Friday, November 3rd, 2017

Be a Proactive Advisor

“Profit in business comes from repeat customers, customers that boast about your project or service, and that bring friends with them.” – W. Edwards Deming

Thanks so much to SageWorks for sponsoring my webinar yesterday: Women in Accounting – Thriving now and into the future and thanks to the hundreds of people who joined in. You are probably using ProfitCents in your accounting practice, if not, check it out.

At the end of my presentation, Colin Tierney of SageWorks shared some interesting points. I wanted to share some of them with you:

  • 25-40% of new business generated by top CPA firms comes from cross-selling to existing clients
  • 75% have changed firms because their CPAs are providing reactive services rather than proactive advice
  • 80% of the accounting market sees an immediate demand for advisory

I hope these numbers inspire you. Profession leaders are urging CPAs to move toward more advisory services. You are “the most trusted advisor.” Capitalize on that fact. Don’t compete on the price of your compliance services. Be more proactive and help your clients become more profitable.

  • "Many receive advice, only the wise profit from it."
  • Harper Lee

Thursday, November 2nd, 2017

Managers, Are You Ready?

“Most of what we call management consists of making it difficult for people to get their work done.” – Peter Drucker

Being a manager in a CPA firm is often a thankless experience.

You are caught between the partners and the staff. You seem to be responsible for so many tasks and activities relating to both. Plus, you are responsible for your own productivity. On top of that, the partners want you to help market the firm and bring in new business.

You can only do all of this if you are performing as a true manager and not simply being a worker-bee producing billable work.

As next busy season approaches, are you ready to manage or will you simply be a firefighter putting out fires in reactionary mode, day after day?

Here are some steps to help you be a manager – that means getting things done through other people.

Work on your delegation skills. When a task comes you way, ask yourself, can someone at a lower billing rate do this task? Is there a team member with space on their schedule? Even if it might be difficult for them, let them try. Just because a partner delegates to you, it doesn’t mean you have to do it yourself. YOU have to just be sure it gets done properly.

Do not participate in upward delegation. When a team member has difficulty completing an assignment, for a variety of reasons, don’t take the work back! After assigning the task, check with them every day to see what progress they are making and be available to answer questions. As the deadline approaches, you will know where they stand and might even be able to allow them more time.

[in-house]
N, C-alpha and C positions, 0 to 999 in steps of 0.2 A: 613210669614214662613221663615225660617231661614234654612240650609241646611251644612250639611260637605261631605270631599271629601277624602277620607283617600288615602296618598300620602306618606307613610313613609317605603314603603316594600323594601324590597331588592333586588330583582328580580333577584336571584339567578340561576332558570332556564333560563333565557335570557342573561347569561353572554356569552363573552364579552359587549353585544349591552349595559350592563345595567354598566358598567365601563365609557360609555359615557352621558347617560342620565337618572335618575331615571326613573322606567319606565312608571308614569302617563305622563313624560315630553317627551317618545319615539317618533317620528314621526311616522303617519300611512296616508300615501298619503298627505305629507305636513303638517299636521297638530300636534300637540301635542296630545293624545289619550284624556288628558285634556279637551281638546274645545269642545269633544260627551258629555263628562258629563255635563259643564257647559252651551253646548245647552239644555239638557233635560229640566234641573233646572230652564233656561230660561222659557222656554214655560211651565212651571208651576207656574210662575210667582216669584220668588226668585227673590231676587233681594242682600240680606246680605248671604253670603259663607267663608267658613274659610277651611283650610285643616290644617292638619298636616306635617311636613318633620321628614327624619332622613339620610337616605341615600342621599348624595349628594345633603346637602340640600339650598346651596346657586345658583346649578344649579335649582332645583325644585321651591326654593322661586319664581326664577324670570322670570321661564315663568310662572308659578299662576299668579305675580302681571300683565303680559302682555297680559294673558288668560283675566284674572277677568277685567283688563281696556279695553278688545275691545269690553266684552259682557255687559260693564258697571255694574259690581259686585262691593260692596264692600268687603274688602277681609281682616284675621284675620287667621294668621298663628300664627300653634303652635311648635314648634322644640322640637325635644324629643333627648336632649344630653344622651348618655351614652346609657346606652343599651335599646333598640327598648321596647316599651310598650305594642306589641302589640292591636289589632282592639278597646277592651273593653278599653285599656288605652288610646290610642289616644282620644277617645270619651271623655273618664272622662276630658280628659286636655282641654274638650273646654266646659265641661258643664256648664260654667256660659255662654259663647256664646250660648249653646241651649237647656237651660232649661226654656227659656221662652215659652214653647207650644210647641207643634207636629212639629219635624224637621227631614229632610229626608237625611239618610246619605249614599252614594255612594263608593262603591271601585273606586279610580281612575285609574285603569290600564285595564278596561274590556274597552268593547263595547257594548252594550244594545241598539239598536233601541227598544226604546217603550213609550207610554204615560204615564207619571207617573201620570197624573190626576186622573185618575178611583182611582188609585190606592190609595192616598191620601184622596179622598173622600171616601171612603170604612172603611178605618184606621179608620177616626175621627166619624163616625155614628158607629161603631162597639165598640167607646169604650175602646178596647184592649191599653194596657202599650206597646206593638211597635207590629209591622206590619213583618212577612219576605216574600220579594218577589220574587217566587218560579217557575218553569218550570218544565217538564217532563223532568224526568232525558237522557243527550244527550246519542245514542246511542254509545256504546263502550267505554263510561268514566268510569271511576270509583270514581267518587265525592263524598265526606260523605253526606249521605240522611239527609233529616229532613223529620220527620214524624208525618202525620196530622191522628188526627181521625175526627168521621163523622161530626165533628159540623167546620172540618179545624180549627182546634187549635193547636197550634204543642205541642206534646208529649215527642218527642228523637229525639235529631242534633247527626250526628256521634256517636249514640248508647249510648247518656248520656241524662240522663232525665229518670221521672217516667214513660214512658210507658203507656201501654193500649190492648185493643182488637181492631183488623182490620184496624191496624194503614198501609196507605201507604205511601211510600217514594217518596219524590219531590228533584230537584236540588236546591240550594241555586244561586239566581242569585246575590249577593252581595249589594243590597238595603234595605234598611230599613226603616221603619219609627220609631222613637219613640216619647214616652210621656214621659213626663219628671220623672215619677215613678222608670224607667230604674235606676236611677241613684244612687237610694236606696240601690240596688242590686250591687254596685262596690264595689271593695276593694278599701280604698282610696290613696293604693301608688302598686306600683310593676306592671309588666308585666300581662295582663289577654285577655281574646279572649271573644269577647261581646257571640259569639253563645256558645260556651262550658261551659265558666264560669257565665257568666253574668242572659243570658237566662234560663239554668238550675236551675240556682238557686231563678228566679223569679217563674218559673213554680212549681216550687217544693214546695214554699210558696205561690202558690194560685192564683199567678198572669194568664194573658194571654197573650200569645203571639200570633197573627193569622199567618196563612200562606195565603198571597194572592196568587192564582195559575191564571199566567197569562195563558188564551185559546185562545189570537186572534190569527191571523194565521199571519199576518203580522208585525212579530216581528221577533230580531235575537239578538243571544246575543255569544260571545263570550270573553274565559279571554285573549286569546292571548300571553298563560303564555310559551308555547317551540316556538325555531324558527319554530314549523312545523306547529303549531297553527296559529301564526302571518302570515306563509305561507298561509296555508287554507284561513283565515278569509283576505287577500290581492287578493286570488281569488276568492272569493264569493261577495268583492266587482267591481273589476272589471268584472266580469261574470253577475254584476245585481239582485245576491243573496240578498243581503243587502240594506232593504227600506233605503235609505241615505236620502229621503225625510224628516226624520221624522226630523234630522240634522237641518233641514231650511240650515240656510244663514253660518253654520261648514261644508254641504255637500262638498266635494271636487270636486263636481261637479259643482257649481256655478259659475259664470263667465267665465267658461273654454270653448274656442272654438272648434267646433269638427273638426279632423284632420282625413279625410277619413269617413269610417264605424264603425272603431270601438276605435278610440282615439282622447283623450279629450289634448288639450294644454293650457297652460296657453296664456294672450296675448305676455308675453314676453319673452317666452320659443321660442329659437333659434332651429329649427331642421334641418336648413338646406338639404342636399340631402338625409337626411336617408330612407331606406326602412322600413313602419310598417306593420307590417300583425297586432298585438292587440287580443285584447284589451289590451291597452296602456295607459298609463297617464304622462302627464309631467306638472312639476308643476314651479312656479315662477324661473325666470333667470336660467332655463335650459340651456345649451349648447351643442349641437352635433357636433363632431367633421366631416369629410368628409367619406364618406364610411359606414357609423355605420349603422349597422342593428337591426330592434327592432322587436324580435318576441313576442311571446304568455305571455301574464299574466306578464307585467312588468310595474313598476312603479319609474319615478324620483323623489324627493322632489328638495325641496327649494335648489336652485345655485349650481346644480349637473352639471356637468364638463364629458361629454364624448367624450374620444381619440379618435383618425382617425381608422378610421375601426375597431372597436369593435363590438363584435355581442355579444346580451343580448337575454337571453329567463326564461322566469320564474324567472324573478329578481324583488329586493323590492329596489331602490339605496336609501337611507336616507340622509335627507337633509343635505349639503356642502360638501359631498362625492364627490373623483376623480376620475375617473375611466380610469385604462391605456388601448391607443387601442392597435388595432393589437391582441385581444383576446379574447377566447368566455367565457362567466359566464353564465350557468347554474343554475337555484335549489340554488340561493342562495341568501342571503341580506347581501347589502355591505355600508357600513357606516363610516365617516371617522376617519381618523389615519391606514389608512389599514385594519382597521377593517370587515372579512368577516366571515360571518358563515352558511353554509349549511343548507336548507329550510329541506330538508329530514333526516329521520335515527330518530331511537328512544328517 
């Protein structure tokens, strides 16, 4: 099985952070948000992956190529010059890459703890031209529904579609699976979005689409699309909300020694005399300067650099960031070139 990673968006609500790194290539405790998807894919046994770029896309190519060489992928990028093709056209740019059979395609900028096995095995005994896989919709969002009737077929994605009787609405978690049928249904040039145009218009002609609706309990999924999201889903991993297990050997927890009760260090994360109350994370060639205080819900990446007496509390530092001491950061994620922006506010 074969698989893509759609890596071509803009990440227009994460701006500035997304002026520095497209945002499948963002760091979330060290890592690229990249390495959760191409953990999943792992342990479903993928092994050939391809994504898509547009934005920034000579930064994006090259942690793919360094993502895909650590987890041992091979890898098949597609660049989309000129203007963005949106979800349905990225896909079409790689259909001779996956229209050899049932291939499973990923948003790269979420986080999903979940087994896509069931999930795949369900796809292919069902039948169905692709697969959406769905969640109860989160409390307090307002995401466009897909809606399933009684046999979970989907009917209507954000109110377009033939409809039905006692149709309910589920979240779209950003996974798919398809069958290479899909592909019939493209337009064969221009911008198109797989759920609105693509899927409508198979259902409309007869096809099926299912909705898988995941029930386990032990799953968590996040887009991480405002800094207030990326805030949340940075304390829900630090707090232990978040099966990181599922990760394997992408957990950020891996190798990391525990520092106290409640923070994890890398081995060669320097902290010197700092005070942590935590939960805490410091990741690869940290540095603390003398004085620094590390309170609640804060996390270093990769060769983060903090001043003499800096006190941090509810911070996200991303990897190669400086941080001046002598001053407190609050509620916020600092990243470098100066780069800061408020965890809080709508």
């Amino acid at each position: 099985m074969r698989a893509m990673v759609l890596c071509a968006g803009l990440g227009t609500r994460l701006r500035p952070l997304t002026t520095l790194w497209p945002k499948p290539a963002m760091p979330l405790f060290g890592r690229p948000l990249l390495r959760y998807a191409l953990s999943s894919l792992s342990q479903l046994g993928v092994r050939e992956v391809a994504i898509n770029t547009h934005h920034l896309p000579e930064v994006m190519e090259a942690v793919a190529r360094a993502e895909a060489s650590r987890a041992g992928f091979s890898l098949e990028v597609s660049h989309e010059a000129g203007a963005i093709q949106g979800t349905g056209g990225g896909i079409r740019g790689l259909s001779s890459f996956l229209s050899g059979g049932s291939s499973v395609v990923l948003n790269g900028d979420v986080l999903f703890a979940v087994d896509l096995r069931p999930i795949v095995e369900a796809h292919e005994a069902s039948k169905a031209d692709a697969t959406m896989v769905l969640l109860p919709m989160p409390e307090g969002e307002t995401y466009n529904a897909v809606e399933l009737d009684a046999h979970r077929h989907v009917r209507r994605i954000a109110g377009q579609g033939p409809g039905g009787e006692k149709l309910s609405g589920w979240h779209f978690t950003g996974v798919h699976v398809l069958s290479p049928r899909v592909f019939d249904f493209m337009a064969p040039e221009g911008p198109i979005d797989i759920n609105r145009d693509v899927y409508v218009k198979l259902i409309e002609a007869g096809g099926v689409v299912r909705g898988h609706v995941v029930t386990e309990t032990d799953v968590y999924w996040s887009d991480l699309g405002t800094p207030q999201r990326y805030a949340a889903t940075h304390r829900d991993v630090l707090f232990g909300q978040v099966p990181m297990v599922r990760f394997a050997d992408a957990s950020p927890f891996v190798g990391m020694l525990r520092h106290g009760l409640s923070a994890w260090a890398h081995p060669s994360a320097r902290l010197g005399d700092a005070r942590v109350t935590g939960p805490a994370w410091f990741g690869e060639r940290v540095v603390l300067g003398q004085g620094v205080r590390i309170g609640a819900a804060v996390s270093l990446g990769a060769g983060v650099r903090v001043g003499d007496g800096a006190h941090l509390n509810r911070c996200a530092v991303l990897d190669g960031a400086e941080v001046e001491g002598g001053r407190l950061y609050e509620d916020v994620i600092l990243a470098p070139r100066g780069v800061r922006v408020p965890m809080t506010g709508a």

Train, communicate, coach and delegate continually. That is how people improve in a CPA firm. They learn by doing and even re-doing. Provide helpful and insightful review notes so they learn from their mistakes. Give them verbal feedback daily. Don’t save up feedback for a formal performance review.

Hold them accountable. How do you do this? By simply asking questions – “Are you having any difficulties with the Jones assignment?” “Are you going to be able to hit the established completion date coming up in three days?” “Do you have any questions for me?”

Being a manager involves so much more than these few things. You must help direct reports establish goals and achieve them. You must encourage them to hit their goals and review their progress frequently. You must be a constant source of encouragement to others. You must also work on your own goals and be a life-long learner.

 

  • "Success in management requires learning as fast as the world is changing."
  • Warren Bennis

Wednesday, November 1st, 2017

Men & Women Working In CPA Firms

“Careers are a jungle gym, not a ladder.” – Sheryl Sandberg

I believe accounting is a very female-friendly profession. When I began working in the CPA profession, I remember the Silent Generation managing partner telling me, “We now have a young lady who is taking the CPA exam.” He was very proud of that fact!

In my experience the profession has always been very female friendly and even years ago I felt flexibility was always there for working moms. It just wasn’t very flexible when it came to female partners!

Some of the friction I observe between male and females in CPA firms can be traced back to misunderstanding. Much like in a marriage, men and women are not always on the same wave-length. They approach things differently and think about solutions differently. Better understanding from both sides about some of these mysteries – Why did he do it that way? Why did she react that way? – can go along way to enjoying harmony at work.

Join me tomorrow – Thursday, November 2, 12:00-1:00 eastern to for a special webinar sponsored by SageWorks to learn why when women win, CPA firm win.

Register here.

  • "The question isn’t who’s going to let me; it’s who’s going to stop me."
  • Ayn Rand

Tuesday, October 31st, 2017